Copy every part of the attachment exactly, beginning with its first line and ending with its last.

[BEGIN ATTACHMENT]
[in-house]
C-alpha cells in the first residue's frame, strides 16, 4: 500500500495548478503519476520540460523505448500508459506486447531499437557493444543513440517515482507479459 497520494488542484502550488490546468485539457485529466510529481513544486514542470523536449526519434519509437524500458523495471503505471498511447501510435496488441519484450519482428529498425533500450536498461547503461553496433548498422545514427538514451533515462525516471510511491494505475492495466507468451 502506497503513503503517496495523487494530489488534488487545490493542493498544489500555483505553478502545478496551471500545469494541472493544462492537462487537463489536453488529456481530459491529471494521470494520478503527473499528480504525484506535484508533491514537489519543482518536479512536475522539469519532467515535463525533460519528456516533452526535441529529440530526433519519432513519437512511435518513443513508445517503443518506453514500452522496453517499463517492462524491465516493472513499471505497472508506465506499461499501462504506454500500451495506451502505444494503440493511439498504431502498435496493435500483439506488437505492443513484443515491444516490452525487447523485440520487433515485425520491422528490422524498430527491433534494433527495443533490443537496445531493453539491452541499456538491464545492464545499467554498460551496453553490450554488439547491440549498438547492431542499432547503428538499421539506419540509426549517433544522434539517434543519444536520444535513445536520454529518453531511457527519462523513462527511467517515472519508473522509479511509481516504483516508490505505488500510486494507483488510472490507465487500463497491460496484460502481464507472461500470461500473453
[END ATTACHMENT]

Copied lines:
[in-house]
C-alpha cells in the first residue's frame, strides 16, 4: 500500500495548478503519476520540460523505448500508459506486447531499437557493444543513440517515482507479459 497520494488542484502550488490546468485539457485529466510529481513544486514542470523536449526519434519509437524500458523495471503505471498511447501510435496488441519484450519482428529498425533500450536498461547503461553496433548498422545514427538514451533515462525516471510511491494505475492495466507468451 502506497503513503503517496495523487494530489488534488487545490493542493498544489500555483505553478502545478496551471500545469494541472493544462492537462487537463489536453488529456481530459491529471494521470494520478503527473499528480504525484506535484508533491514537489519543482518536479512536475522539469519532467515535463525533460519528456516533452526535441529529440530526433519519432513519437512511435518513443513508445517503443518506453514500452522496453517499463517492462524491465516493472513499471505497472508506465506499461499501462504506454500500451495506451502505444494503440493511439498504431502498435496493435500483439506488437505492443513484443515491444516490452525487447523485440520487433515485425520491422528490422524498430527491433534494433527495443533490443537496445531493453539491452541499456538491464545492464545499467554498460551496453553490450554488439547491440549498438547492431542499432547503428538499421539506419540509426549517433544522434539517434543519444536520444535513445536520454529518453531511457527519462523513462527511467517515472519508473522509479511509481516504483516508490505505488500510486494507483488510472490507465487500463497491460496484460502481464507472461500470461500473453